Blondie performed regularly at the clubs, Max's Kansas City and CBGB before they landed their first recording contract with Private Stock Records in 1976. Blondie released a single, "X-Offender" and their self-titled debut album later that year.Chrysalis Records wanted to sign the band, so they bought out their recording contract and re-released their debut in 1977. The band's first taste of success came when an Australian music television show, "Countdown" played, in error,  the B-side of "X-Offender", "In The Flesh" and the song ended up becoming a top five single there in addition to the album.

Gary Valentine left Blondie before the recording of their follow-up album, so they continued on as a foursome. "Plastic Letters" was released in 1978 with the first single, "Denis", a cover of the 1963 Randy and the Rainbows song, becoming a hit in Britain, reaching number two on the singles chart and the following single, "(I'm Always Touched By Your) Presence, Dear" also reached the top ten. Blondie enjoyed a successful tour in the U.K. with Frank Infante and Nigel Harrison joining as the new bass guitarists.

"Parallel Lines" was Blondie's third release and three is always a charm. The first couple of singles, "Picture This" and "Hanging On The Telephone" made it to Britain's top ten on the pop chart but it was the third,  "Heart of Glass" that made the band a global sensation. This song's timing as a new wave-disco hybrid couldn't have been better as it reached number one in eight countries including the U.S. Some critics complained that the band had sold-out, abandoning their punk roots for pop success but Blondie never completely left their original sound, they just experimented and pushed it forward.

"Eat To The Beat", Blondie's next album in 1979, combined pop, punk, funk, rock and reggae with it becoming another major seller but it was their next song, which was never actually on a Blondie album, that would become the band's biggest seller. Blondie teamed-up with producer, Giorgio Moroder, best known for his work with the Queen of Disco, Donna Summer, to do "Call Me", a song for the film, "American Gigolo". It was another world-wide smash and sold over a million copies.

1980 brought Blondie's fifth album, "Autoamerican" which featured two big number one hits; "The Tide Is High", a remake of a 1965 reggae hit by The Paragons and "Rapture" which is considered to be the first number one song to include the new musical genre, rap. After this album, Blondie decided to take a break and various members released solo projects, including Deborah Harry's solo album, "Koo Koo".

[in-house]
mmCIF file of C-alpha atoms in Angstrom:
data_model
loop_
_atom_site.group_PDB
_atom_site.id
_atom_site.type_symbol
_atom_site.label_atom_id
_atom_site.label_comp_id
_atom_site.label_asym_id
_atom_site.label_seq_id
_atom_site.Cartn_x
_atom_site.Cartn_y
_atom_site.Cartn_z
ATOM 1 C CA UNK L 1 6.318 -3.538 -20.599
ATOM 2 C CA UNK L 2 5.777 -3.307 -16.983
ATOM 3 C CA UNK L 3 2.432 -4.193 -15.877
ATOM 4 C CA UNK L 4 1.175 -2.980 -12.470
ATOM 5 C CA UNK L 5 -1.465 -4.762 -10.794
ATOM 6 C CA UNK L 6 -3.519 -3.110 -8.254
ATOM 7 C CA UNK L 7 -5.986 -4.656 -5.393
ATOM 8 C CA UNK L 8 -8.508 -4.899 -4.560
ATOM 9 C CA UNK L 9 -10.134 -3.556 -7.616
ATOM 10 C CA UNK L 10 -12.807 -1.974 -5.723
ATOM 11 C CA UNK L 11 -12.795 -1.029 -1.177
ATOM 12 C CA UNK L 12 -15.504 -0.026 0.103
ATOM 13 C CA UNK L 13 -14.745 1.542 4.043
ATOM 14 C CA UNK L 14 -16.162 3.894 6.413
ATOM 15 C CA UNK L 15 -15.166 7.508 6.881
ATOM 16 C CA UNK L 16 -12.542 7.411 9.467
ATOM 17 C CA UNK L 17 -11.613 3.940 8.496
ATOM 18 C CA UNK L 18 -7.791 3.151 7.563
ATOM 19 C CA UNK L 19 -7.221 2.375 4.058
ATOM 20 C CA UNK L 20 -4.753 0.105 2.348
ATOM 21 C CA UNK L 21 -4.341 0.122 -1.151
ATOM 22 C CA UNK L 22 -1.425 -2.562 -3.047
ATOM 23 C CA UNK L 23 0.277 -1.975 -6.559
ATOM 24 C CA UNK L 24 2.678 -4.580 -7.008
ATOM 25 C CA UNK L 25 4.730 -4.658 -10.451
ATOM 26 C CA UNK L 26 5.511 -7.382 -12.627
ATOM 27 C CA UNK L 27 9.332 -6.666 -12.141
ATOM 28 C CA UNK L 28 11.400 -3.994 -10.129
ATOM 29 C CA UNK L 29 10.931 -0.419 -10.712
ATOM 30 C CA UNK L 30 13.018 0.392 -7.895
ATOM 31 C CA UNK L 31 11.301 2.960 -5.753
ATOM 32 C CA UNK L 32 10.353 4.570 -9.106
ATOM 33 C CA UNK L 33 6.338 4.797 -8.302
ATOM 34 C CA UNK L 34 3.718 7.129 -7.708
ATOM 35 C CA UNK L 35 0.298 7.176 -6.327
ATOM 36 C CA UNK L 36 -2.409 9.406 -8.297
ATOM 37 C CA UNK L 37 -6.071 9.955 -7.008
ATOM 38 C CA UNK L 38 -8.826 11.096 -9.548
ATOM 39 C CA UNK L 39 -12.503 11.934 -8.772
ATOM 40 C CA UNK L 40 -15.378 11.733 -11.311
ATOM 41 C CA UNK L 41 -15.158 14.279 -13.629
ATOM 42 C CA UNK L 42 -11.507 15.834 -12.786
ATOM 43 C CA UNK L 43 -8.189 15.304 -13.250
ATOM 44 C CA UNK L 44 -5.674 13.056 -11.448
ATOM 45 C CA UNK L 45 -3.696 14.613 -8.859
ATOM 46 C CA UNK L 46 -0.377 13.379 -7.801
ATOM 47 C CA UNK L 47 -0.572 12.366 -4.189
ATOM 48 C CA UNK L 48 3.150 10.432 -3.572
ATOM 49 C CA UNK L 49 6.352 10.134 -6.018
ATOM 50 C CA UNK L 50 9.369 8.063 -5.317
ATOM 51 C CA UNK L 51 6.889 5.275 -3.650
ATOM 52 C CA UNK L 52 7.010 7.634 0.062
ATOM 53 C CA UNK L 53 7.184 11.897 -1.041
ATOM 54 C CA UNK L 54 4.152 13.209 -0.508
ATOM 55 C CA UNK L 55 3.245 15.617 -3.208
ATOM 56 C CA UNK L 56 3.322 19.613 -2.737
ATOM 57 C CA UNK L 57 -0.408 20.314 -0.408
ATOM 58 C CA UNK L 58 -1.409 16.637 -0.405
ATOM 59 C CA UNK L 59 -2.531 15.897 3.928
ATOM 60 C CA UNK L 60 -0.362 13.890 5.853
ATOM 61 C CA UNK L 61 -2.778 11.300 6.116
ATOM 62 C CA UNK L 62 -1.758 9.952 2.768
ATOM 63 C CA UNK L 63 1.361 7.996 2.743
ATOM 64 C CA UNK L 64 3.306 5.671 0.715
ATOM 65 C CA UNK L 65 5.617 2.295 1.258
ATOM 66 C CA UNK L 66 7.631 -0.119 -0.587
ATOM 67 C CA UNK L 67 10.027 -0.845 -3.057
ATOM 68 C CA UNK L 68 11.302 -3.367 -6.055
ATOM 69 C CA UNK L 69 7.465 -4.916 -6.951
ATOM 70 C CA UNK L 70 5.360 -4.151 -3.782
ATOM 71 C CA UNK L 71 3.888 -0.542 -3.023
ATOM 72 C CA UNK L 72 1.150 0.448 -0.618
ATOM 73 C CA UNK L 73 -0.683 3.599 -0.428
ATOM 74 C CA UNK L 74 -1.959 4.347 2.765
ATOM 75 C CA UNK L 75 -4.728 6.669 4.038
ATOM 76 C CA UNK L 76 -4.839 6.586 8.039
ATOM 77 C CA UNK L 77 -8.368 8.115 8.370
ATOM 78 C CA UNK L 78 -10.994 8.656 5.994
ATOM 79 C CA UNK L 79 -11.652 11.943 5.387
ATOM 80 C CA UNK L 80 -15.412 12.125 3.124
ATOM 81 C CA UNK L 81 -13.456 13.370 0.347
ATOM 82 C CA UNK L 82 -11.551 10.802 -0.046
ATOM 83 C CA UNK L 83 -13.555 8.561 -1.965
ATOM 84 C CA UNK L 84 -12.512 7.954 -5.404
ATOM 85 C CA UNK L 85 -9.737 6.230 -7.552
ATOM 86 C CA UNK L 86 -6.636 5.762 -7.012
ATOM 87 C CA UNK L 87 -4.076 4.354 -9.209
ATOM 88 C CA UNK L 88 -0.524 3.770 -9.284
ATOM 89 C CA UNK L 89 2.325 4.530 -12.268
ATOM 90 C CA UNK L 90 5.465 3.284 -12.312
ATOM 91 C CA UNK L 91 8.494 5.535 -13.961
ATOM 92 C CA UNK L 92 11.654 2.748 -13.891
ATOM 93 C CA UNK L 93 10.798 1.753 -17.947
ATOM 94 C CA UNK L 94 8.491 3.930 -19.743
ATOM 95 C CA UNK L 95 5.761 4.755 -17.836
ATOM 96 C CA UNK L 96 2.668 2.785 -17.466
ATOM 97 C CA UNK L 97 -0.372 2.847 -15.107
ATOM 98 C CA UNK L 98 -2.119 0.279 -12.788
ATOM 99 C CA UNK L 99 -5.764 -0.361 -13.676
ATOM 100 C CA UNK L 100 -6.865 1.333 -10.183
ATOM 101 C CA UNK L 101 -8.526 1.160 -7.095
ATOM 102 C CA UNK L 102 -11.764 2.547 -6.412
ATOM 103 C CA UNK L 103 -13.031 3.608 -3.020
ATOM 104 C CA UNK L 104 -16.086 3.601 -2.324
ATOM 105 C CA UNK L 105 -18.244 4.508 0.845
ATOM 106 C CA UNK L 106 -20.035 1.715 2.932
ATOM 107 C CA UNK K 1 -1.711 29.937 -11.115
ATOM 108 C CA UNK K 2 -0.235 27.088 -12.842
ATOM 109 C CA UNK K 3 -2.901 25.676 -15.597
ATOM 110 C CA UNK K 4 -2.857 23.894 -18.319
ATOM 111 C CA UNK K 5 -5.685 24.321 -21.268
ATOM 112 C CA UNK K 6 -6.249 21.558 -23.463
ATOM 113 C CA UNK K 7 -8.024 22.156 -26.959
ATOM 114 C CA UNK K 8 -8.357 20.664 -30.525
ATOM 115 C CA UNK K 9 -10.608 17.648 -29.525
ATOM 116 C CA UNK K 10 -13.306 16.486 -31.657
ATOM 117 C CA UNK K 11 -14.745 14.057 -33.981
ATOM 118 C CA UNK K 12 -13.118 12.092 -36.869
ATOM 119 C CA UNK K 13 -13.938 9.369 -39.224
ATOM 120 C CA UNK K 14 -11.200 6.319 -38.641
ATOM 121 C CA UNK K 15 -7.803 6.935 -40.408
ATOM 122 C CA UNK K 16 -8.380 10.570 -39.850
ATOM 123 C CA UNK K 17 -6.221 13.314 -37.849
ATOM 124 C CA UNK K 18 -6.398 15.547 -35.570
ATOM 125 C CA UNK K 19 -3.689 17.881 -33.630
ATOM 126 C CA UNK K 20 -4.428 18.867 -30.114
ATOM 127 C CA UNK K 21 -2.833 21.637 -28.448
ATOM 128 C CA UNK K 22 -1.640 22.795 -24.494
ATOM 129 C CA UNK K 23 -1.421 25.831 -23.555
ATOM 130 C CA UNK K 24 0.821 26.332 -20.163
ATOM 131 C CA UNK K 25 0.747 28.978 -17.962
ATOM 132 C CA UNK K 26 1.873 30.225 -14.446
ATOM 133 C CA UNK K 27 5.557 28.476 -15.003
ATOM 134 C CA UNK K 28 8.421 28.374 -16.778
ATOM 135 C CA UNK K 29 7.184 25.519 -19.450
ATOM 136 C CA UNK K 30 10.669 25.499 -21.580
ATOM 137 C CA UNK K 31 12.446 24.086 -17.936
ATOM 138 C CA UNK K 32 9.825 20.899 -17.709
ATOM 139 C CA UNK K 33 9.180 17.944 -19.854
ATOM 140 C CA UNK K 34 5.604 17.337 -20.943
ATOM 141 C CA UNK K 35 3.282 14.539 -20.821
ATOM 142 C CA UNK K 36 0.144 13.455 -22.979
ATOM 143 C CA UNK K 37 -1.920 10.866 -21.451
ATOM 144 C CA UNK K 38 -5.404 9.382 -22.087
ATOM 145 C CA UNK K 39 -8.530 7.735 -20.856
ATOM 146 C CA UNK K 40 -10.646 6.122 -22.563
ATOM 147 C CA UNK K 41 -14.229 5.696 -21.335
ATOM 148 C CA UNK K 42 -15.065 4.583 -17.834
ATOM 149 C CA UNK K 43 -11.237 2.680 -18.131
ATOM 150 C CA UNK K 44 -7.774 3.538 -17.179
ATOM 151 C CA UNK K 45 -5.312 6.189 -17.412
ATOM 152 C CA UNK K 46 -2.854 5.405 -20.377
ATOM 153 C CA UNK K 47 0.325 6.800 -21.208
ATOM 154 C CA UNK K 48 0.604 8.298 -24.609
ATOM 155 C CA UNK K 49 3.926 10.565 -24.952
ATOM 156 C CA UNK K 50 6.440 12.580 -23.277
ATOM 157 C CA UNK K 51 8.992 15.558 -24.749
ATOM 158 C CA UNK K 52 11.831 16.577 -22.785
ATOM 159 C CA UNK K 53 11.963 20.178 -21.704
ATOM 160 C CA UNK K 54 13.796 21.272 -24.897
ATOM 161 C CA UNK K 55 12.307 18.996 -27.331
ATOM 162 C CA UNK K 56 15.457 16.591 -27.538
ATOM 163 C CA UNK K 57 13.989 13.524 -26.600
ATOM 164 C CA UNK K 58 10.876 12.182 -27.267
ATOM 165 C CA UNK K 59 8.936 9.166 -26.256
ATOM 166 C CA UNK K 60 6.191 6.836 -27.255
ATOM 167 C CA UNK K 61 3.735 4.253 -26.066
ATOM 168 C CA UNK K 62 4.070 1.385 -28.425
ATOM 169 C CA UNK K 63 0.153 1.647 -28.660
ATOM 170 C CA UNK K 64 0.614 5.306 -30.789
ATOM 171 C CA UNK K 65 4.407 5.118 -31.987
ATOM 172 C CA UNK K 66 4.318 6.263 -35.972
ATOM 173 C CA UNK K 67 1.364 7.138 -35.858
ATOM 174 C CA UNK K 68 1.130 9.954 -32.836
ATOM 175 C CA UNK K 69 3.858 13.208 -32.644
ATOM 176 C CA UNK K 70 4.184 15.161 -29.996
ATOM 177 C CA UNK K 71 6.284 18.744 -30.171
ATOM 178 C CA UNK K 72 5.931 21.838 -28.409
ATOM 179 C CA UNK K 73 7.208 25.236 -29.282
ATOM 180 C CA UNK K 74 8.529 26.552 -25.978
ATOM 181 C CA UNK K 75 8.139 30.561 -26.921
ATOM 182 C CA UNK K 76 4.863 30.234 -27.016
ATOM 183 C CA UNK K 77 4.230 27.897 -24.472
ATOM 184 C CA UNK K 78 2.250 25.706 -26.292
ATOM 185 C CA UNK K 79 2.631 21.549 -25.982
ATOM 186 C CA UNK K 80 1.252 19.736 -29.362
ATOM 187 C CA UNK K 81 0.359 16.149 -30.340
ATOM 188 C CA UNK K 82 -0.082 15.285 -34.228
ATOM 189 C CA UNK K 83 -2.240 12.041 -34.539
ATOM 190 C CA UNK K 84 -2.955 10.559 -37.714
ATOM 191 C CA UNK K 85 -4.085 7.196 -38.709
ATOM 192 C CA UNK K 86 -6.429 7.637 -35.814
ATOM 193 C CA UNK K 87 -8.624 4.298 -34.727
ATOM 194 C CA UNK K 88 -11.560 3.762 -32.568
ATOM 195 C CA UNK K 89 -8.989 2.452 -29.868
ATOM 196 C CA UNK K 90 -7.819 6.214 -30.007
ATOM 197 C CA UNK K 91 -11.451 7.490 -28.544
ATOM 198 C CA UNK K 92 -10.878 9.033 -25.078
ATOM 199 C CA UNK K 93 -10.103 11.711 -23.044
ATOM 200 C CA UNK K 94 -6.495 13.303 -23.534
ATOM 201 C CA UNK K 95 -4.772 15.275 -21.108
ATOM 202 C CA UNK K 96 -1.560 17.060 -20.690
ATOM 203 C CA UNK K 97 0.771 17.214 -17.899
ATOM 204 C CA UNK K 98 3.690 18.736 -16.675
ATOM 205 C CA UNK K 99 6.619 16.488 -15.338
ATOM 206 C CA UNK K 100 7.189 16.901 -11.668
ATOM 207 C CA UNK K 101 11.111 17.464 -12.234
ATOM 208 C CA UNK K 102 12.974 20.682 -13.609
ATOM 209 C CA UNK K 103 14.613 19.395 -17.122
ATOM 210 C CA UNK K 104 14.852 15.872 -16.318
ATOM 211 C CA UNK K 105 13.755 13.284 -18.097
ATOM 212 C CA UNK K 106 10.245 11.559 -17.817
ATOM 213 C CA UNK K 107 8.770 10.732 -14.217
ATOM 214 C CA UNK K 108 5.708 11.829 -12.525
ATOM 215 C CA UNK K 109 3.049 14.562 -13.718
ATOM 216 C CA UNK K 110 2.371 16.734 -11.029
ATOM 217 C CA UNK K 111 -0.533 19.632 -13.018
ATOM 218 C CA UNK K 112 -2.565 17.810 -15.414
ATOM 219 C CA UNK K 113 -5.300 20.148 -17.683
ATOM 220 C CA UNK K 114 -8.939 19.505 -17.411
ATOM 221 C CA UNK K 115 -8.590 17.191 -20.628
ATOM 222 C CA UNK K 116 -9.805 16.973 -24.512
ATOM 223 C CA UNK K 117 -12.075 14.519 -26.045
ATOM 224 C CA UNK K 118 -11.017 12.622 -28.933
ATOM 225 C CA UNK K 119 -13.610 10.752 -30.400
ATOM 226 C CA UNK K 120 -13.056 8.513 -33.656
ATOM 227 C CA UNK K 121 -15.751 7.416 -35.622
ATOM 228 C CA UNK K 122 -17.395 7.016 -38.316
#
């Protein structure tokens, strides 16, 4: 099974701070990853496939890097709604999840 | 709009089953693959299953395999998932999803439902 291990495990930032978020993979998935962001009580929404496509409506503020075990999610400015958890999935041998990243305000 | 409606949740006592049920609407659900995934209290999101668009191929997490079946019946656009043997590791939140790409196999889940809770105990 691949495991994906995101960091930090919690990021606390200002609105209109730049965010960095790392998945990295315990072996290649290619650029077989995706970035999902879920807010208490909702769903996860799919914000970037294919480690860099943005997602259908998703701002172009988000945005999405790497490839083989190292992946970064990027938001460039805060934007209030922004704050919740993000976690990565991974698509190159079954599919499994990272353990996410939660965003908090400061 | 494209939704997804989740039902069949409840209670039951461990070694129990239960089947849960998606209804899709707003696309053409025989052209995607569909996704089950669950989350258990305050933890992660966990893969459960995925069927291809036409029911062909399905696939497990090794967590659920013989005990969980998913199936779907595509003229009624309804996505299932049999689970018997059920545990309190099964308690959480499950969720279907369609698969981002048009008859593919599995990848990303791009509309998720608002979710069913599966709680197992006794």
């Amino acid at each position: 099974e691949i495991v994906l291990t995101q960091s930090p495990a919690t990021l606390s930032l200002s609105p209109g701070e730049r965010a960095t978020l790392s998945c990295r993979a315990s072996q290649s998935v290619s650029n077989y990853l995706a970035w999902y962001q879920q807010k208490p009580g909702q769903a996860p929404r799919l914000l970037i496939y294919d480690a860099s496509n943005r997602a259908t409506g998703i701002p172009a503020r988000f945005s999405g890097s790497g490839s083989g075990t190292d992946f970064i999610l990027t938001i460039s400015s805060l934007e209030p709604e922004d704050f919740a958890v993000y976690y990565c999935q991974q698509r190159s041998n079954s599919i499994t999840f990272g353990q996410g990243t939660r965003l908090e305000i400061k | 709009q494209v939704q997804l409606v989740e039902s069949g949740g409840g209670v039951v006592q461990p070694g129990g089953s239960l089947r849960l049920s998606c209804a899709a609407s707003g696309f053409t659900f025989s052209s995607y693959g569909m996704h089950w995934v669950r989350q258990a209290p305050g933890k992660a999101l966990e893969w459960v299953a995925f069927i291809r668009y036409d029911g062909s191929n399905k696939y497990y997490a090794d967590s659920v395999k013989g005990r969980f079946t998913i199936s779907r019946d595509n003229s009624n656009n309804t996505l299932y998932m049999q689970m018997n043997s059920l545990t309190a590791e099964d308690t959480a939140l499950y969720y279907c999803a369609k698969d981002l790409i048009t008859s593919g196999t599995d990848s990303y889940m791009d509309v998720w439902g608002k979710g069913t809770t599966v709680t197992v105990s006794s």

Blondie came back in 1982 with "The Hunter" but the album was a critical and commercial failure. Due to personal issues, financial stress, drug use and Chris Stein being diagnosed with a rare skin disease, pemphigus, Blondie disbanded by the end of that year. Deborah Harry had a moderately successful solo career but she did take several years off to care for Stein. The couple ended their relationship some time after Stein recovered from his illness.

In 1996, Chris Stein and Deborah Harry worked towards reuniting Blondie. Clem Burke, Jimmy Destri and original bassist, Gary Valentine agreed and did several live performances before recording a new album, "No Exit" which came out in 1999 although Valentine had dropped out of the band again by this point. Former members, Nigel Harrison and Frank Infante did not participate and unsuccessfully tried to sue to stop the band from using the name, "Blondie". The foursome released another album in 2003, "The Curse of Blondie" before Destri left the band to deal with his drug addiction. The other three original members still tour as Blondie and have just released a new album this year, "Panic of Girls"

Blondie has sold over forty million albums and were inducted in to The Rock & Roll Hall of Fame in 2006.

This is Blondie's breakthrough song:

"Heart Of Glass" - Blondie (1978)

This is the video for the first single, "Backfired" from Deborah Harry's debut album which happens to be written and produced by Chic's Bernard Edwards and Nile Rodgers:

And here is the latest music video for the single, "Mother" off the band's latest album:

"CHIC" - CHIC (1977)